This blog post is adapted from Achieving Professional Camaraderie in Family Law Practice by M. Dee Samuels, Esq., published in CEB’s Practice Under the California Family Code: Dissolution, Legal Separation, Nullity.
Anger, distrust, and hostility may spill over from clients to attorneys, who at times find themselves as stressed and as polarized as their clients. Here’s how a group of women family law attorneys I belonged to discovered a way to deal with those stresses. There are lessons here for all attorneys.
Several years ago, a colleague proposed that a number of women family law attorneys form a kind of study group. More accurately, it would be a group that would explore how we as women practice law, including litigation, and how we interact with each other primarily as opposing counsel. We all enthusiastically agreed.
The colleague who convened us proposed that we have a psychologist facilitate our meetings and that, in addition to looking at our litigation styles and interactions with opposing counsel, we should explore what kind of models existed in litigating and which we had chosen to follow, whether consciously or not, as litigators and in our daily law practices.
Over time, we learned some new ways of relating to each other as well as to other opposing counsel and how to deal with some of the pressures of the practice. One very valuable lesson we learned is to make our expectations for professional interactions clear to a new opposing counsel in a case. For example, agreeing to discuss the inevitable accusations that come up in family law cases before writing “the lawyer letter” could be extremely helpful in keeping a case floating in calmer waters.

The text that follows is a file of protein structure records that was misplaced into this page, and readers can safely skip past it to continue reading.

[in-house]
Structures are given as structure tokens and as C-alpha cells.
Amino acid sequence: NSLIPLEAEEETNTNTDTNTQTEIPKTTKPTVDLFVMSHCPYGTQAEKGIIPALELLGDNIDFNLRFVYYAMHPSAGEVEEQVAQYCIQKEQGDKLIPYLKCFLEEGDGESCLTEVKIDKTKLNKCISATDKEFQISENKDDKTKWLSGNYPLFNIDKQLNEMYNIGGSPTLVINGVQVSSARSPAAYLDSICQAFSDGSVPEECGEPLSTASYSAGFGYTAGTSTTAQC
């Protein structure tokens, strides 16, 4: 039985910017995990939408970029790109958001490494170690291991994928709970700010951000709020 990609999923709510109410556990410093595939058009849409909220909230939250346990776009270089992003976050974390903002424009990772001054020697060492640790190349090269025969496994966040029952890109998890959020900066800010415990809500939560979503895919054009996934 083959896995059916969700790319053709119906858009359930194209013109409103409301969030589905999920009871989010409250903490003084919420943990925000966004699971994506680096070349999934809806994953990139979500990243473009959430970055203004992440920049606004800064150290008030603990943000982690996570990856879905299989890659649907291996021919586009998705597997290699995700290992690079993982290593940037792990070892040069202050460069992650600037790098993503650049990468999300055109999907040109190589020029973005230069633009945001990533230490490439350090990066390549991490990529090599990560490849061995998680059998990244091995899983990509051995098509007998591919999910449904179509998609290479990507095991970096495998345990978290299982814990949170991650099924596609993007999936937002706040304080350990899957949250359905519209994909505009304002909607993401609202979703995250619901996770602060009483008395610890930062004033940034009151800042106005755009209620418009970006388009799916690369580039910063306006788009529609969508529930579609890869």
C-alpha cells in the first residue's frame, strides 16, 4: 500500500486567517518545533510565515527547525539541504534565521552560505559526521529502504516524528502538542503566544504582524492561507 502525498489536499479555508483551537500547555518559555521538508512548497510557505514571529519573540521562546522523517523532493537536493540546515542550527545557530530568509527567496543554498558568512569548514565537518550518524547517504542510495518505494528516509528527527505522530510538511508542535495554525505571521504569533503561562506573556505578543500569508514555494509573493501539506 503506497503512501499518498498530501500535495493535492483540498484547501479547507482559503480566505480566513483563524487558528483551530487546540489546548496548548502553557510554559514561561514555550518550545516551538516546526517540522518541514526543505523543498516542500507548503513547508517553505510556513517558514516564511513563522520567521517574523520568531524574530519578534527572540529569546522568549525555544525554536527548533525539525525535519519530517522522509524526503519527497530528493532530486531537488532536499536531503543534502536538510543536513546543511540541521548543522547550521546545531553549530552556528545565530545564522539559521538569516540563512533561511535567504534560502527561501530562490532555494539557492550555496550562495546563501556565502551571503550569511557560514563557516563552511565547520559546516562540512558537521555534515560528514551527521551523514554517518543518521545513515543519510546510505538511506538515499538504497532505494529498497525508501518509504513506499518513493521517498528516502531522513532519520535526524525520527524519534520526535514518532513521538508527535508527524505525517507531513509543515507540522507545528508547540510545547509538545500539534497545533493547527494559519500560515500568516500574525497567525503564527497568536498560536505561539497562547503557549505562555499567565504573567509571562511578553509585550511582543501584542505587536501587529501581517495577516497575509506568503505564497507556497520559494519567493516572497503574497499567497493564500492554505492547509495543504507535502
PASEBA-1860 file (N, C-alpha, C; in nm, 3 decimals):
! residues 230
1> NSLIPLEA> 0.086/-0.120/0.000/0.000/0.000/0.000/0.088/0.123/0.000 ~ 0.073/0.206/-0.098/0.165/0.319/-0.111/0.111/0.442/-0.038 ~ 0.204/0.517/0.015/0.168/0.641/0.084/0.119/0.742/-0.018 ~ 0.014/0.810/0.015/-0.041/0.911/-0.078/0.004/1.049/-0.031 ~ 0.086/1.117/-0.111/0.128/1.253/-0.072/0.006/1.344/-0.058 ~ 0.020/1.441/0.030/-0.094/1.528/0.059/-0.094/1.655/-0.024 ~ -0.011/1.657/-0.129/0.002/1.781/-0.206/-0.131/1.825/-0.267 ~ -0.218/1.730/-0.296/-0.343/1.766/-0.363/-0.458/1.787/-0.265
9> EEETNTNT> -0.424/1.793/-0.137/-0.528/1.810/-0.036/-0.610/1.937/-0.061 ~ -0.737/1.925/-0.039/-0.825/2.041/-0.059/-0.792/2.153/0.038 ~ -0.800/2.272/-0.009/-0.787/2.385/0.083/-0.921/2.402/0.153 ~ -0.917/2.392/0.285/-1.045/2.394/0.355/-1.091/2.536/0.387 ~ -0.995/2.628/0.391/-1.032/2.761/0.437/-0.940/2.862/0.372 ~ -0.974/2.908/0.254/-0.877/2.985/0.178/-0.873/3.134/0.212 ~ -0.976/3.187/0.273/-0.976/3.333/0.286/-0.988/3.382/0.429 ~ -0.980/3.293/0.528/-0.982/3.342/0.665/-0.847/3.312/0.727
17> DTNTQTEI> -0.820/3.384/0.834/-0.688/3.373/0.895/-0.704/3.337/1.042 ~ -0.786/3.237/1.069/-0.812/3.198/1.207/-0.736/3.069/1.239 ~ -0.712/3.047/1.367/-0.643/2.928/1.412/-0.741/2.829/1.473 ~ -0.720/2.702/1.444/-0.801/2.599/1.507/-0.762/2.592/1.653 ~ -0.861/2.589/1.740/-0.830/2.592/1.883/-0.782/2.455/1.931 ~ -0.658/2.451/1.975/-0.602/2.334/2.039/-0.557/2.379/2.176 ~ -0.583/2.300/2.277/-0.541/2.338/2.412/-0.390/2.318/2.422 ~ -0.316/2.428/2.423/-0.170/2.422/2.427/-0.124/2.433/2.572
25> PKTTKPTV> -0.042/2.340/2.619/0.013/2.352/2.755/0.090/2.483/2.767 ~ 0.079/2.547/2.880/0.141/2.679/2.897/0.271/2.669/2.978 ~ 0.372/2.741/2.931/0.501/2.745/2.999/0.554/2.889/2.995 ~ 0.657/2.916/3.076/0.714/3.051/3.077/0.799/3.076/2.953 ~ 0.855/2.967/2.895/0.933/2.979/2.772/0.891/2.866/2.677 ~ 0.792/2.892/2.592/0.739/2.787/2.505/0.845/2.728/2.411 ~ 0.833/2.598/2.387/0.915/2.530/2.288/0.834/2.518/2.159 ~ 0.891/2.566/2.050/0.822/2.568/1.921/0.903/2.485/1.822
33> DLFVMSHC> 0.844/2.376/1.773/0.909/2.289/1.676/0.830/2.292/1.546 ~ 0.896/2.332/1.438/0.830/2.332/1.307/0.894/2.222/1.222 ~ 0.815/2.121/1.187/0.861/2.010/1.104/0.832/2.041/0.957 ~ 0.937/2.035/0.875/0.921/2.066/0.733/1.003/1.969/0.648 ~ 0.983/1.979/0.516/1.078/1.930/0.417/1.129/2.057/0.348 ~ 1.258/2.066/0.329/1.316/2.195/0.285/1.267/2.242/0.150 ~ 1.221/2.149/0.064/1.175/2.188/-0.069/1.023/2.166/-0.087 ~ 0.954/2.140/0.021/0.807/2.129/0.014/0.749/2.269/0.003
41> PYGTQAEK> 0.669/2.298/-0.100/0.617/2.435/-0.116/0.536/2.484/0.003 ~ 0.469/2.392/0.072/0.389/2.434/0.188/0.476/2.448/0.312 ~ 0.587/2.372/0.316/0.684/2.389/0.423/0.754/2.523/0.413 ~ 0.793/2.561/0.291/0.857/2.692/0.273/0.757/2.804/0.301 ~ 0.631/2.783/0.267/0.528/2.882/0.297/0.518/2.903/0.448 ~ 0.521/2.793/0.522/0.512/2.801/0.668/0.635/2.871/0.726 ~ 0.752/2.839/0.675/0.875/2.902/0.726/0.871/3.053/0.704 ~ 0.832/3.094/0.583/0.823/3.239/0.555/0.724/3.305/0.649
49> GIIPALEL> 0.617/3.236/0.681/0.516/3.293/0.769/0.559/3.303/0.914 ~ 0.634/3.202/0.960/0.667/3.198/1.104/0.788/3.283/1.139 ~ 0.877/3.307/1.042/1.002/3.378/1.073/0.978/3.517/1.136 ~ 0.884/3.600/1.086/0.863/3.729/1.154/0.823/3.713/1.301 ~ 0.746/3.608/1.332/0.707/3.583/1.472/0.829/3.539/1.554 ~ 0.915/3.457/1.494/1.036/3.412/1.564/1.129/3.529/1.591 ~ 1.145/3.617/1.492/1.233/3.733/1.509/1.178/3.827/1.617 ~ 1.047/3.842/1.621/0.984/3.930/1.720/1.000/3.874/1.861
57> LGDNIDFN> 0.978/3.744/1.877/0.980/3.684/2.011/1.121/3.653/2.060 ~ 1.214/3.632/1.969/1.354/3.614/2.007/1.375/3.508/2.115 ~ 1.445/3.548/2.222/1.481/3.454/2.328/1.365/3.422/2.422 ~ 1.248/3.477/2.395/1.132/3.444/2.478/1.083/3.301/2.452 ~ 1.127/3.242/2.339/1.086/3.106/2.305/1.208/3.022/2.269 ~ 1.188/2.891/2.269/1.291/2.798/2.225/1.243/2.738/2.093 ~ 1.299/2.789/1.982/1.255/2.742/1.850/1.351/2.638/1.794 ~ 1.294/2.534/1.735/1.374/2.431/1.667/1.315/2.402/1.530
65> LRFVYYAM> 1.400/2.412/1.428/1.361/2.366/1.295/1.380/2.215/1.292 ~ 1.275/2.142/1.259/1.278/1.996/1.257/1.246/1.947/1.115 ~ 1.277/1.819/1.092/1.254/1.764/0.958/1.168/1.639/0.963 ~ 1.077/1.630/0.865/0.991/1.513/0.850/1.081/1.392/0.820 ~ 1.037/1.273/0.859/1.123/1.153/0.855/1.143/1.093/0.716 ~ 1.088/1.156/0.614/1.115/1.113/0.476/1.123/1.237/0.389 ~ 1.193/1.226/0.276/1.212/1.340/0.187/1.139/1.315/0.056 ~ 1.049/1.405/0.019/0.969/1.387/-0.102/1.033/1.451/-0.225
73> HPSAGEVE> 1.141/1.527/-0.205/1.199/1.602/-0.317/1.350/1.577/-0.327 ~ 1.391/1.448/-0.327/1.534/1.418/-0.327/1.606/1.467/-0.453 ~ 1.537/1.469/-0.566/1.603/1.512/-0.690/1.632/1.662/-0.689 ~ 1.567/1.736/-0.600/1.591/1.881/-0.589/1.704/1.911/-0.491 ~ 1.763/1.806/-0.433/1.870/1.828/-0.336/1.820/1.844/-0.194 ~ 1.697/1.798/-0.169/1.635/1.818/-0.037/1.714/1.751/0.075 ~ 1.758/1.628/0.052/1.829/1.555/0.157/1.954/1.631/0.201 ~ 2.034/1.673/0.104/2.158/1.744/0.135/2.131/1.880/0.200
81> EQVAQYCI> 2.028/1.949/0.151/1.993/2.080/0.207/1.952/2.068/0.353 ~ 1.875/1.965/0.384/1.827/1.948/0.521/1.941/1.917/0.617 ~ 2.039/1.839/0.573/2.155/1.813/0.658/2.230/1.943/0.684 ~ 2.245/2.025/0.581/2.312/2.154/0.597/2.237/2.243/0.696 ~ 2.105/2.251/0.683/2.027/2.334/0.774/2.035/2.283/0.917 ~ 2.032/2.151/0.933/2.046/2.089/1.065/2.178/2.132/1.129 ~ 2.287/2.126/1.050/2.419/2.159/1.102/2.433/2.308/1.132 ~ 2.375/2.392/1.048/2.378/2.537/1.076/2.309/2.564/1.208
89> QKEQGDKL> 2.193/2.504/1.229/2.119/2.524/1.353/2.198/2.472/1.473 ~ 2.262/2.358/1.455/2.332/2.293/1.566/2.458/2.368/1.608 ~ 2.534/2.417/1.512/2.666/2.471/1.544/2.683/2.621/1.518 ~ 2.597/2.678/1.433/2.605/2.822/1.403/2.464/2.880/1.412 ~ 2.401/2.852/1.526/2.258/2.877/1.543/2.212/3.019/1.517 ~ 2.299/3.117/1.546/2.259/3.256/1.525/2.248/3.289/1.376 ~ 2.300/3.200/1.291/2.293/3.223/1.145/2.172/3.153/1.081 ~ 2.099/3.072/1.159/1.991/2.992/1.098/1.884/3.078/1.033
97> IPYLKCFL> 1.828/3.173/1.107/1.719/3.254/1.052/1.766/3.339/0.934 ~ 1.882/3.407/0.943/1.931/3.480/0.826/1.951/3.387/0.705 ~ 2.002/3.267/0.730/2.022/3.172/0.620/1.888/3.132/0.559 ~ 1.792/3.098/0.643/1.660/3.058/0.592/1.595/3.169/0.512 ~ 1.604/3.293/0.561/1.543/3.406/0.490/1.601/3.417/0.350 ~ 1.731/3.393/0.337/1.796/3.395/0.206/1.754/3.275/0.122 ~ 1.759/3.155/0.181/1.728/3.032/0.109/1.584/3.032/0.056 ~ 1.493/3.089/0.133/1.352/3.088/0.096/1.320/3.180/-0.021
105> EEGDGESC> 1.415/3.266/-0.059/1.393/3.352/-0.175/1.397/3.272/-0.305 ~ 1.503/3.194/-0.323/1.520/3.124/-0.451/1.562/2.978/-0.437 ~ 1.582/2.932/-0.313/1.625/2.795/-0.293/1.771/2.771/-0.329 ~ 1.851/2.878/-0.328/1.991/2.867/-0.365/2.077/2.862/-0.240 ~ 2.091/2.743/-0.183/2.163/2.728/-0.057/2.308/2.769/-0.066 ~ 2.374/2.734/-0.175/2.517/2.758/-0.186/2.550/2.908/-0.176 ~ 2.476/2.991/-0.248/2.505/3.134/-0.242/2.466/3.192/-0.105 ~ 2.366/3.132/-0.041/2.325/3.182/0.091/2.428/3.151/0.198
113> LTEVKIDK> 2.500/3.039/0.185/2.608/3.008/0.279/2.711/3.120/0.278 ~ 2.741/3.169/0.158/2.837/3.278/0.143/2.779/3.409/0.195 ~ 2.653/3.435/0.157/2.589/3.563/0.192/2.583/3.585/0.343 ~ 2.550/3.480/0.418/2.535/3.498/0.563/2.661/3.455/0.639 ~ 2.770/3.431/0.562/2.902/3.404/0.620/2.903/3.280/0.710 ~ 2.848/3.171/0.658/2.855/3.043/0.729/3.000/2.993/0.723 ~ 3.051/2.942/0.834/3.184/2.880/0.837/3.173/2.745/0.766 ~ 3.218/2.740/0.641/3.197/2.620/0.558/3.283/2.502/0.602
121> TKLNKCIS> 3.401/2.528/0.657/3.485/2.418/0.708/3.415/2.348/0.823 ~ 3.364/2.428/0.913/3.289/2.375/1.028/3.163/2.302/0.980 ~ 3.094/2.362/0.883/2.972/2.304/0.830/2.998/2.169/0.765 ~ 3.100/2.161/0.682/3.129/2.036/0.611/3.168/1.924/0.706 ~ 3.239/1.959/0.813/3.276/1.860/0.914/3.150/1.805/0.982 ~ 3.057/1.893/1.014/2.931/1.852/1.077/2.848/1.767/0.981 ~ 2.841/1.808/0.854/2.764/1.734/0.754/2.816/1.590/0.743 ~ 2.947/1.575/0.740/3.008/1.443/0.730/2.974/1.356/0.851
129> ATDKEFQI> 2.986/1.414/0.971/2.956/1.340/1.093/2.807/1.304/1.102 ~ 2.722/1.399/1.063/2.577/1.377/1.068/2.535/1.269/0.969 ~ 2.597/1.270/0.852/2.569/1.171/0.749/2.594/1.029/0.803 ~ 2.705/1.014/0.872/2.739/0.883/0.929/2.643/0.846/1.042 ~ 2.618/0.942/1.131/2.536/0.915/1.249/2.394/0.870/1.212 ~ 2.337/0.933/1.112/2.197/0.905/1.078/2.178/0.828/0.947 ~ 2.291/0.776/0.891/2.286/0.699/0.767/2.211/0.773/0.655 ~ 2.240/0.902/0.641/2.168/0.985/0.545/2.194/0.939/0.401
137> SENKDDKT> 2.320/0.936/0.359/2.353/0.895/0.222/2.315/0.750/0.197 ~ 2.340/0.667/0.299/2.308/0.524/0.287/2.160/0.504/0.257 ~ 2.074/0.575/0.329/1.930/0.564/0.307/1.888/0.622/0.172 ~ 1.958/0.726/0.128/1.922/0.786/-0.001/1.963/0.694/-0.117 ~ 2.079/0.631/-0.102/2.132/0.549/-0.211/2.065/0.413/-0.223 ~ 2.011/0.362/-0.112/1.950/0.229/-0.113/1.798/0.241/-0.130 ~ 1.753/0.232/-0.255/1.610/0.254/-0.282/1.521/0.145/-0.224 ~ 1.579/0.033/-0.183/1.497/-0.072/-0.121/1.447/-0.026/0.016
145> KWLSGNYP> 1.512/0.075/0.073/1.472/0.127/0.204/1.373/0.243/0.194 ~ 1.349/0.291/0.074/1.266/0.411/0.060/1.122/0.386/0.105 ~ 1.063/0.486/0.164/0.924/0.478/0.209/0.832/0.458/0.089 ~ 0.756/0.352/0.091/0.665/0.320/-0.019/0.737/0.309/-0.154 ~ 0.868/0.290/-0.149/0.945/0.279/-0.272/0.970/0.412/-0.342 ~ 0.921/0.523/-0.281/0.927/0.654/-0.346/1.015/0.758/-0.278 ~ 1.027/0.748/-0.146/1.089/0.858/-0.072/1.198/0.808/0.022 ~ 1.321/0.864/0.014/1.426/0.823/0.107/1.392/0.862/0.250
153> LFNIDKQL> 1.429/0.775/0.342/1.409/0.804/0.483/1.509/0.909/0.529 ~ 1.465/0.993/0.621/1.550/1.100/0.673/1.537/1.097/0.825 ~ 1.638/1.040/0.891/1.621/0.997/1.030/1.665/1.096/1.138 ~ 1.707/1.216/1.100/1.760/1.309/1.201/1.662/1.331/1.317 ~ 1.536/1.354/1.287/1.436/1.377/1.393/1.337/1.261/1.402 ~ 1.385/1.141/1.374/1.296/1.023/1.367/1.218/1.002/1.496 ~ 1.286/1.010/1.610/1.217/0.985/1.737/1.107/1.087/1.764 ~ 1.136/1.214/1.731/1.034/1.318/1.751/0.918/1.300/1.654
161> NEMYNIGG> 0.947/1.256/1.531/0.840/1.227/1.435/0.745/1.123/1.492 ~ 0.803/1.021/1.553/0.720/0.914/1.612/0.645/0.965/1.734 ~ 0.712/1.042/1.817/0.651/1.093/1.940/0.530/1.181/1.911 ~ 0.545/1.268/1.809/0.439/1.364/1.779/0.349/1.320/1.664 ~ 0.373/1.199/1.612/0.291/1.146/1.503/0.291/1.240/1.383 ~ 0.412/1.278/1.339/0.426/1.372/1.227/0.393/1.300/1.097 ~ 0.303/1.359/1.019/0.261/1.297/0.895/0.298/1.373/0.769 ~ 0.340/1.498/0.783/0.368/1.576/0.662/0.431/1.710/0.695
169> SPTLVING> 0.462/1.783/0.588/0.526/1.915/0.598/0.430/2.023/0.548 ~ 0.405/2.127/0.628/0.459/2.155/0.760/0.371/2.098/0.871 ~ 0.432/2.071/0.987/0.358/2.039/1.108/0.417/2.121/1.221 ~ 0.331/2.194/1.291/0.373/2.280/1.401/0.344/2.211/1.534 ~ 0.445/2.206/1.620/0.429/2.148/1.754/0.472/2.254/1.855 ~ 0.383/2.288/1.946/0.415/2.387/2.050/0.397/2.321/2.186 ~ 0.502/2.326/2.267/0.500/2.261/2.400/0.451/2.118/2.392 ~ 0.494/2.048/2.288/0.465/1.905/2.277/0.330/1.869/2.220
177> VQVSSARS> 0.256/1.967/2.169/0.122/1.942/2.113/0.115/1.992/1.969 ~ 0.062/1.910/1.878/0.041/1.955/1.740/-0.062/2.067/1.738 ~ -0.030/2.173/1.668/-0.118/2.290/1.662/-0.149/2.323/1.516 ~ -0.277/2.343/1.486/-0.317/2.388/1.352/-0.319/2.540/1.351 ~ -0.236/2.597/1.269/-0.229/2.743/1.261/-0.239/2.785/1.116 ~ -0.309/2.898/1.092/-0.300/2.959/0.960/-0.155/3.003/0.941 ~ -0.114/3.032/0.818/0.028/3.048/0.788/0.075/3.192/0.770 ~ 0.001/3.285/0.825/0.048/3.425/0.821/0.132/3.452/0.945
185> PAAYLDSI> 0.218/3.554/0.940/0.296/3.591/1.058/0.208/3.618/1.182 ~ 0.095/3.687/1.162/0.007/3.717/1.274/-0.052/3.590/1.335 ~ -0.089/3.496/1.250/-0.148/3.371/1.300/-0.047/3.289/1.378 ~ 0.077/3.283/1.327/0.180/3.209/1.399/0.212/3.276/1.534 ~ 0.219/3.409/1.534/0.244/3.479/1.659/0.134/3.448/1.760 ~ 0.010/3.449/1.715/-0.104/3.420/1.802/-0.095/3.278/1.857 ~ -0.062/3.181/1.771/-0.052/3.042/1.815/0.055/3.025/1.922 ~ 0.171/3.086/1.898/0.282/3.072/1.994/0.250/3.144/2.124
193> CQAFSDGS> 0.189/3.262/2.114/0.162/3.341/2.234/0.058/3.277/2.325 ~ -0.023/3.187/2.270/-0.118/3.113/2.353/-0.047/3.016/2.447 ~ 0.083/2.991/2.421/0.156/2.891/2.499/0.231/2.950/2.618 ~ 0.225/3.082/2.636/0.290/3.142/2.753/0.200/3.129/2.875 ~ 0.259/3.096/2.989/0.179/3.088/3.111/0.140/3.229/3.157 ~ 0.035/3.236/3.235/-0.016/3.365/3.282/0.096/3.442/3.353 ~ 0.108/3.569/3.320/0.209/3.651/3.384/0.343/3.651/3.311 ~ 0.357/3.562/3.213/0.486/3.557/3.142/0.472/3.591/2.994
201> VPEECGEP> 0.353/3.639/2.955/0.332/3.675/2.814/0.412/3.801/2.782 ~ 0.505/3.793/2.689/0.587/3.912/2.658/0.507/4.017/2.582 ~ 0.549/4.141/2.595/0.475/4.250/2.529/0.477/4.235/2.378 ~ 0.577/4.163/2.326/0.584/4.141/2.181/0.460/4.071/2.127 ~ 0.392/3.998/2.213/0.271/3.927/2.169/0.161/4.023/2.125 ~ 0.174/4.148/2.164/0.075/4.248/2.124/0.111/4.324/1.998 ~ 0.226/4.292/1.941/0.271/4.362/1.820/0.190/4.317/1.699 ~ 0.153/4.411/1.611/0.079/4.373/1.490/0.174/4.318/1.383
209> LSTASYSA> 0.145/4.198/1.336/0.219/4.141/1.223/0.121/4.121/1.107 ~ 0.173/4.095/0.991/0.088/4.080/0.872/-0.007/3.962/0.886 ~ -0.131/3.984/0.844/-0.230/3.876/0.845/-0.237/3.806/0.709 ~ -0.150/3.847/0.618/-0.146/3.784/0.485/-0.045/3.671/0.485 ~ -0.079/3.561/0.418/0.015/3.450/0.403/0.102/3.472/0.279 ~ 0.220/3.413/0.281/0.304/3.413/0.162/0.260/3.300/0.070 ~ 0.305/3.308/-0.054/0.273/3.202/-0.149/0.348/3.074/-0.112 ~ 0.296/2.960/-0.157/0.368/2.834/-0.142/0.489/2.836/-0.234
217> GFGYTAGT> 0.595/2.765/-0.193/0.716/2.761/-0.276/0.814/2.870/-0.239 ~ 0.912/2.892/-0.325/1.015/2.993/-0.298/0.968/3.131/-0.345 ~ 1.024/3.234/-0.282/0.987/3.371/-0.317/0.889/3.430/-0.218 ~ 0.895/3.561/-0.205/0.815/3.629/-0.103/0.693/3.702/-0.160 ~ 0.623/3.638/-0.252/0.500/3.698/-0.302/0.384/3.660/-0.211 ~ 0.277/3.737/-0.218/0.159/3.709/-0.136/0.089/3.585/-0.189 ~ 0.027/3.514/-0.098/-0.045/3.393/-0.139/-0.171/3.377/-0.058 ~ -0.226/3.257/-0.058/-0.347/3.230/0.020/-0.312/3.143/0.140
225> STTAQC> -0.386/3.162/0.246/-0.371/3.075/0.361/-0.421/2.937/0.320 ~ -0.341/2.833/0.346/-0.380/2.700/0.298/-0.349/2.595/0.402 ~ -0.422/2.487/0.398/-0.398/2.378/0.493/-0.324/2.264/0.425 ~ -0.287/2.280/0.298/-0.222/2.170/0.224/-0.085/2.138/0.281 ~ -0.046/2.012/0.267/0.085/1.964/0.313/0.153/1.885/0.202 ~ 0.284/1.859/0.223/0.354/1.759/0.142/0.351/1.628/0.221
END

Our group has come a long way together. In sharing practice-related problems and successes, as well as personal joys and tragedies, we have come to recognize the comfort of this kind of professional group. This gathering of attorneys has transcended its original professional boundaries to provide us with a collective sense of joy and of belonging to “our group”—with its unique understanding and support.
And the group has immeasurably helped us deal with the pressures of being women family law attorneys. As leaders in our field, we think we have developed a model for younger lawyers. Indeed, we recently met with young women lawyers who have formed their own group. Their group is unique to and for them, yet dealing with many of the same issues as we have dealt with—professional pressures and balance in their lives as they rise to the top of their field.
We hope our example will continue to inspire others to explore how professional relationships can be a source of positive growth and support.
The stresses of law practice are certainly not the exclusive purview of family law practitioners or woman attorneys; many attorneys would benefit from the support and assistance of a group of colleagues. Are you part of a professional group? Have you considered forming one? Share your experiences in the comments below.
Get more detail on how this group functioned in the full article in CEB’s Practice Under the California Family Code: Dissolution, Legal Separation, Nullity, chapter 1.
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